The image of Karen Sokolof Javitch singing and camping it up on YouTube in the music video of her song, “I’m Not Obama’s Babe” doesn’t square with the unassuming, quietly engaging, makeup-less woman who buys flavored water at her favorite coffee shop. Not surprising, since there are many facets to the Omaha native: singer, songwriter, author, playwright, radio host, advocate, teacher, wife, mother, daughter, philanthropist.

Music is actually Karen’s second act. After earning a degree at the University of Texas, she began as a teacher of visually impaired children, a career inspired by her late mother, Ruth Sokolof. “My mother taught blind children for years. Everyone loved her. Film Streams Theater is named after her.”

It wasn’t until Karen’s own three children were in school that her life headed in a different direction. “It was around 1993. I was talking to a friend of mine, Jim Conant, and he said he had just written the book for a musical, but he hadn’t written any of the songs. And I said to him, ‘Um, can I try this?’”

Karen proved to be a natural at writing both the words and the lyrics to 13 songs for the production entitled Love! At The Café! The show ran for about seven weeks at a small venue in Benson. “It was like a faucet turned on in my brain. The lyrics came first, and then I could hear the music in my head to go with them.”

Karen next collaborated with her good friend, local actress and author Elaine Jabenis, to write more shows, including the tribute Princess Diana, The Musical. Another key player in Karen’s success, Chuck Penington of Manheim Steamroller, orchestrates her music. Whether a song is catchy, rhythmic, and Broadway-like, or a touching ballad, Karen’s melodies stay with the listener.

“It was like a faucet turned on in my brain. The lyrics came first, and then I could hear the music in my head to go with them.”

Where did her talent come from? “My father, Phil, was a song-and-dance man before he became a successful businessman. He tried his luck in Chicago when he was 17. He finally realized he couldn’t be the next Frank Sinatra.”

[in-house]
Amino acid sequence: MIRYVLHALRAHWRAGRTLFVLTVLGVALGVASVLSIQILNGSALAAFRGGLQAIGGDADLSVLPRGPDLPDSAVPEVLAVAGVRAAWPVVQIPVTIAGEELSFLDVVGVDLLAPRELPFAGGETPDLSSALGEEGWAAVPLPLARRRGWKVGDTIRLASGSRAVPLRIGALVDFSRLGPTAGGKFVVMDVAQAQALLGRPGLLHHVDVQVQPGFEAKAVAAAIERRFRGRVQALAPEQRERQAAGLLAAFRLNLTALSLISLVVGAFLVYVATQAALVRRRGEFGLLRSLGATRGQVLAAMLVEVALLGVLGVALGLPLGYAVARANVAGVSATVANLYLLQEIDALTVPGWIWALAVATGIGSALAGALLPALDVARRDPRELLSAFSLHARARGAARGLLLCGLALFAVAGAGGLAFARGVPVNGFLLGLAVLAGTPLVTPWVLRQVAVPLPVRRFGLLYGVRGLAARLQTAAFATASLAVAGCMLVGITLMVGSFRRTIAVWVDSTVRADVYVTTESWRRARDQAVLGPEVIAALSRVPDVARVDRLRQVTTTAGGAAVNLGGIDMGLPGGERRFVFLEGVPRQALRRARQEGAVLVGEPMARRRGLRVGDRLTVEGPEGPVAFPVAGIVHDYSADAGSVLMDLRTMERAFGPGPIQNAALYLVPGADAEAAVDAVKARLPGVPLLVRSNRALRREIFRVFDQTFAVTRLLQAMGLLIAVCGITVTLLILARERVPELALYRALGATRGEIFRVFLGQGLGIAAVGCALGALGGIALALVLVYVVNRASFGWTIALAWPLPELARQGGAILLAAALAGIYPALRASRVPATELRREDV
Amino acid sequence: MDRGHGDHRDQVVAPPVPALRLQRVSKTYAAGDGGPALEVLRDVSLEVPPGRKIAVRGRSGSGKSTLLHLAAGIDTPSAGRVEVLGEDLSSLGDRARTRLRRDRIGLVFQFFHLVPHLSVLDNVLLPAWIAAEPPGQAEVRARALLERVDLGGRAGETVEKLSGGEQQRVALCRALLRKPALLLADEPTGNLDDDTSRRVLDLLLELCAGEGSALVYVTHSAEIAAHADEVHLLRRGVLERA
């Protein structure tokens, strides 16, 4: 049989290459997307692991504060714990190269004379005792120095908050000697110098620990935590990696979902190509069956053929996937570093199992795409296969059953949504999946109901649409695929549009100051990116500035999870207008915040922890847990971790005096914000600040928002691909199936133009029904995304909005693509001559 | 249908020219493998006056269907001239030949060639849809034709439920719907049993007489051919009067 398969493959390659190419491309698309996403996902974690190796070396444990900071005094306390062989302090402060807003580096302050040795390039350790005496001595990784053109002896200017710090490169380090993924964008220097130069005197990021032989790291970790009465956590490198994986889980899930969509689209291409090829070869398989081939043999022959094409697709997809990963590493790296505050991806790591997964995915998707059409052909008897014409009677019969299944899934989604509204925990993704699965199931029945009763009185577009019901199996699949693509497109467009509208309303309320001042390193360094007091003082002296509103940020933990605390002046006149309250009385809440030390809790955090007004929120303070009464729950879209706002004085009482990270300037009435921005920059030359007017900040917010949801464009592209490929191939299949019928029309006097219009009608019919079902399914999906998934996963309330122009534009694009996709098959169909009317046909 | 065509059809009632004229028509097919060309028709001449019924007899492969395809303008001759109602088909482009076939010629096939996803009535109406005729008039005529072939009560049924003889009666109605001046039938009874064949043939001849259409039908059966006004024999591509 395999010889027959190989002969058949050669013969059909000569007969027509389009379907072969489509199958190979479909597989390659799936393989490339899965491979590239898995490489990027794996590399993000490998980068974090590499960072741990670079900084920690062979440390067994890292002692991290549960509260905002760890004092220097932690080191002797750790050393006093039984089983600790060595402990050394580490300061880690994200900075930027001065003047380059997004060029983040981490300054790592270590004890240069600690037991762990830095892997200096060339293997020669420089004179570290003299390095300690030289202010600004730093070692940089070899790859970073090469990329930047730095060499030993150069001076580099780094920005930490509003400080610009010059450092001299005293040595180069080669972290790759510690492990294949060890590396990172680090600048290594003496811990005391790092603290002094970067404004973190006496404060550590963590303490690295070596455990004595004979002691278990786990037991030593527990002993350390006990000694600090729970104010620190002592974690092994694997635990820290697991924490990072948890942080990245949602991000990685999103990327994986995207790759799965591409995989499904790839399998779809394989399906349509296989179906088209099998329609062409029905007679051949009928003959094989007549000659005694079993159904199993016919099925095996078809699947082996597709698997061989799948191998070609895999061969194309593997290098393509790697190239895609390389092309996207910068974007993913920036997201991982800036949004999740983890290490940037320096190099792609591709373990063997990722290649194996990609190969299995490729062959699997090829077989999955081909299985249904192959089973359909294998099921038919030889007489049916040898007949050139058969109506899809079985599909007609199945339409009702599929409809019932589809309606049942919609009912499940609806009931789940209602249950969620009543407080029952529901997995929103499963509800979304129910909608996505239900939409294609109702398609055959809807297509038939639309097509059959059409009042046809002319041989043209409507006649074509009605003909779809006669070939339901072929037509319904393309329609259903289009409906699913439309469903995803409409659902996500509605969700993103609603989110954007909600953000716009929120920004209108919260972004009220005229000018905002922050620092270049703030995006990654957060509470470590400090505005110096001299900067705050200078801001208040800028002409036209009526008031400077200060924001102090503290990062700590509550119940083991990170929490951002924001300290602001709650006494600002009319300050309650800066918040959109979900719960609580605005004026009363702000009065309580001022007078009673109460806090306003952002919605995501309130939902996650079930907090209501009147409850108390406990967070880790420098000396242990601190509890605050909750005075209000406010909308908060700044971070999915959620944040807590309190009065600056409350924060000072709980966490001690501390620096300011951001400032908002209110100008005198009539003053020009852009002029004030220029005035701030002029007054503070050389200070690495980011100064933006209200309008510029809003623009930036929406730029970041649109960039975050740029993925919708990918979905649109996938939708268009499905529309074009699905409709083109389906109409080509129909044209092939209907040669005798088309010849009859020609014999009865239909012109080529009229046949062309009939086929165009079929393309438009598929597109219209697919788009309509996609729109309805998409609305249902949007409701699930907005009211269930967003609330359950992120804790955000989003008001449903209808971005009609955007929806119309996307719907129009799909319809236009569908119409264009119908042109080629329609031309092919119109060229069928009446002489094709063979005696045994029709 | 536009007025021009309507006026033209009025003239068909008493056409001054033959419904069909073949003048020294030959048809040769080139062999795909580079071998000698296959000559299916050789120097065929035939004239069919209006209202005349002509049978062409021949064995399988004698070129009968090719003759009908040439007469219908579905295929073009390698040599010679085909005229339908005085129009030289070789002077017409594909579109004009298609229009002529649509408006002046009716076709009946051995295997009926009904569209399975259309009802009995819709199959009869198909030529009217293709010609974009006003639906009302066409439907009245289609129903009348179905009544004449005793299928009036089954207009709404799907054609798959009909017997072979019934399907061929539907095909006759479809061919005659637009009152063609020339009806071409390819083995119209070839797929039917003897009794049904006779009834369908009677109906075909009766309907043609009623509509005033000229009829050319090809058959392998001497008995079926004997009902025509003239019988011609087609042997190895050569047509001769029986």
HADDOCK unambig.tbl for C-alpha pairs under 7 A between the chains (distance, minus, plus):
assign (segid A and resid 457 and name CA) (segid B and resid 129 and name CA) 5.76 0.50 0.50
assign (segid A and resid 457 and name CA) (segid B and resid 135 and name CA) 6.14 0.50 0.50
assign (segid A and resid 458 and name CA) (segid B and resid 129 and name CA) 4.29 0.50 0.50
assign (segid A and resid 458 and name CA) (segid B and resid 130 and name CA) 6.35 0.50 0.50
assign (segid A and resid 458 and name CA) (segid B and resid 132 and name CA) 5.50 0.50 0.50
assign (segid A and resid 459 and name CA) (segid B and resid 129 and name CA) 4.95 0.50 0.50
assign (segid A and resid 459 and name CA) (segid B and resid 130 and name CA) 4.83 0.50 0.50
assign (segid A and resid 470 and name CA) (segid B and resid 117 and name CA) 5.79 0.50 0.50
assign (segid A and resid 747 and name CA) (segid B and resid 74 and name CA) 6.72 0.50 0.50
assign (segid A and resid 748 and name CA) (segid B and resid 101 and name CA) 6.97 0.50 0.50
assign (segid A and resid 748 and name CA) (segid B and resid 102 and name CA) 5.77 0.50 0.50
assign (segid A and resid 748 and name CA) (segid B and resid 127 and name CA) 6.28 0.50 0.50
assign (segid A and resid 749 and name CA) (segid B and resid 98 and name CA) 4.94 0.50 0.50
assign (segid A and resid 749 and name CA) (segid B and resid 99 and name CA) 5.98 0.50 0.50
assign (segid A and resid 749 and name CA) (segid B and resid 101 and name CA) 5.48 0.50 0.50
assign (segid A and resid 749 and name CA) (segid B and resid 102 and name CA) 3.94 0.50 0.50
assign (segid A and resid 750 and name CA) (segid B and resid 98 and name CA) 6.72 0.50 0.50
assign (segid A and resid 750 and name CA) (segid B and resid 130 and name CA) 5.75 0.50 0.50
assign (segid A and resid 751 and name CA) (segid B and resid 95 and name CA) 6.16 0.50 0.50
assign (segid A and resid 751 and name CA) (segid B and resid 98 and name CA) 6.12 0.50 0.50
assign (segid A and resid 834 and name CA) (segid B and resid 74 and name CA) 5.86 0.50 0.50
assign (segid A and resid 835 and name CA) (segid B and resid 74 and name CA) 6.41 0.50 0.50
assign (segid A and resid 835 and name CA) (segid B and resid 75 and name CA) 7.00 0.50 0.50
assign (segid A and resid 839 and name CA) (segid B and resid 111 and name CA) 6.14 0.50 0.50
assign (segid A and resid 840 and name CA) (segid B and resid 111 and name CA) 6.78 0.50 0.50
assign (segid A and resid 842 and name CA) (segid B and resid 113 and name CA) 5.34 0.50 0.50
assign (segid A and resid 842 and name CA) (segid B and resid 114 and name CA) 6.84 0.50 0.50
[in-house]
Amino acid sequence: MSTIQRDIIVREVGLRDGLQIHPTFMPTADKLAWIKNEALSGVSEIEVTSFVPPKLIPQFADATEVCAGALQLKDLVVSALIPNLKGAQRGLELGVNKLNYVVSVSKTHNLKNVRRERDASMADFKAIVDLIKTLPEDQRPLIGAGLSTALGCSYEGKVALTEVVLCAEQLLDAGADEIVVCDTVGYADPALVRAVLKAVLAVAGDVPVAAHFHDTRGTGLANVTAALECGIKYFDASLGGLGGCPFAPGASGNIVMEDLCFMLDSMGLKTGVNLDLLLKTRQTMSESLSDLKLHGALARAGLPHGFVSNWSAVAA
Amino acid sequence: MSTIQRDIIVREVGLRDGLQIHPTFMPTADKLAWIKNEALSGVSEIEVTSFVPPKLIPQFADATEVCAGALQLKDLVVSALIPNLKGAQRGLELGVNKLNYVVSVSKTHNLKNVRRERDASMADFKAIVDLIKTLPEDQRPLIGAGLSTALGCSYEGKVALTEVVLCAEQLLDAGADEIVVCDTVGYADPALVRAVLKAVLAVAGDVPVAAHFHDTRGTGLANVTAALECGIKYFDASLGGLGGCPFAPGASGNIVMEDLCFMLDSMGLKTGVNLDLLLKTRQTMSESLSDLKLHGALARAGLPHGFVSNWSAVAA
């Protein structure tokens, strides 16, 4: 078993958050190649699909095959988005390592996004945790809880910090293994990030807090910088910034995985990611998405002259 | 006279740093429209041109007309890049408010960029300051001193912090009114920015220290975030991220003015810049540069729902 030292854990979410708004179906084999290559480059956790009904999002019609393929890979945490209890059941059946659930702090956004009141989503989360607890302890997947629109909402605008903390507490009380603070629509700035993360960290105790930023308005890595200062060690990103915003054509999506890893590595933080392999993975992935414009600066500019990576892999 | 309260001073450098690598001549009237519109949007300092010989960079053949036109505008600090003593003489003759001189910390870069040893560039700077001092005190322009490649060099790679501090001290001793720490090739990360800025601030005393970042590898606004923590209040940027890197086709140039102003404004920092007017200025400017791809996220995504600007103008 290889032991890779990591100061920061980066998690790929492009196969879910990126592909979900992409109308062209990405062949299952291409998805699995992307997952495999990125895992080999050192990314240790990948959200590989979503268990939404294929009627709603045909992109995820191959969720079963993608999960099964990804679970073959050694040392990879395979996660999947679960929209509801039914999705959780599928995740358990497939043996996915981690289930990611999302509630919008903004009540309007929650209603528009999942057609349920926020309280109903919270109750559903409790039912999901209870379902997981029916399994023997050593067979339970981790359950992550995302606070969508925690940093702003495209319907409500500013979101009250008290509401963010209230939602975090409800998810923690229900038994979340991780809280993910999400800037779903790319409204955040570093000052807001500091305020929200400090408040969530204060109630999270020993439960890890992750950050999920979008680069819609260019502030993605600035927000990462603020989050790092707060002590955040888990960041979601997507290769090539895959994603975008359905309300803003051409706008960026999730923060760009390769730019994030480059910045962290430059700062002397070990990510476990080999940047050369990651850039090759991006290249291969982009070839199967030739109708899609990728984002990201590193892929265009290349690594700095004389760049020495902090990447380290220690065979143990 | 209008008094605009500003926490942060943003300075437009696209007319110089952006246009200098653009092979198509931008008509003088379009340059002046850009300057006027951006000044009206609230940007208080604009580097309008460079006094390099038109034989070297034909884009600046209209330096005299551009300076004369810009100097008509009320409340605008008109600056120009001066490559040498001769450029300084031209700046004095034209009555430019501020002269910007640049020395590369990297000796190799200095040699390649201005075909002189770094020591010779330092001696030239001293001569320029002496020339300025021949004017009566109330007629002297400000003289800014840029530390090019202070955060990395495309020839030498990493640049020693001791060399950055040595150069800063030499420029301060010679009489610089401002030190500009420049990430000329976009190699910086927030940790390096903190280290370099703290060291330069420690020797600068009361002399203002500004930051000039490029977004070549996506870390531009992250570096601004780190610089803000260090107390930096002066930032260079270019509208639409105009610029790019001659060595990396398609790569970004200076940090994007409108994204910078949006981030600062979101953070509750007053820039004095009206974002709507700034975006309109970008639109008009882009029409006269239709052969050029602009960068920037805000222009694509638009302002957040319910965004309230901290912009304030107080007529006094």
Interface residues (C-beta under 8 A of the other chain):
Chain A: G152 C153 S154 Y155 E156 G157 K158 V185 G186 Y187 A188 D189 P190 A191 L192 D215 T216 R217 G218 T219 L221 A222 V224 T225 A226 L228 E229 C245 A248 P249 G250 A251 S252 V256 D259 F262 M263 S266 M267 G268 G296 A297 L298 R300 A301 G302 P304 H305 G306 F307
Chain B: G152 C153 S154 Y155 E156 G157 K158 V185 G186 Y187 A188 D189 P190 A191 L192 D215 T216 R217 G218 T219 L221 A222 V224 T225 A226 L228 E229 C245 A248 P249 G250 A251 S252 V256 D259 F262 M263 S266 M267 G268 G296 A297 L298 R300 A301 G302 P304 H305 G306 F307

Phil Sokolof would later use some of his fortune from his drywall company to wage a one-man crusade against cholesterol—a decades-long fight that resulted in nutrition information on food packaging.

Karen has written hundreds of songs, penned four musicals, and released 13 CDs, singing on many of them. While she should be swimming in royalties, the Westside High graduate has instead followed her parents’ legacy of giving back to their community.

“All proceeds from my music go to charities, mostly in Nebraska,” says Karen.

Does she make any money at all?

“Well, let’s just say my goal is to break even,” she says with a smile.

Over the past 20 years, Karen has raised over $300,000 in service to others. One project in particular remains dear to her heart. The “Nebraska Celebrities Sing for Sight” CD, for which she wrote most of the music and lyrics and featuring 20 celebrities from the area (including a terrific country vocal from former U.S. Senator Ben Nelson), raised money for visually impaired children. The man who couldn’t compete with Frank Sinatra also sings a track.

“Dad was alive when I started to do my music. He was very proud.”

Karen’s CDs can be found at the Nebraska Furniture Mart or online at CD Baby. Her radio show, “It’s the Beat!” with Jody Vinci, airs Saturdays at noon on KOIL 1290.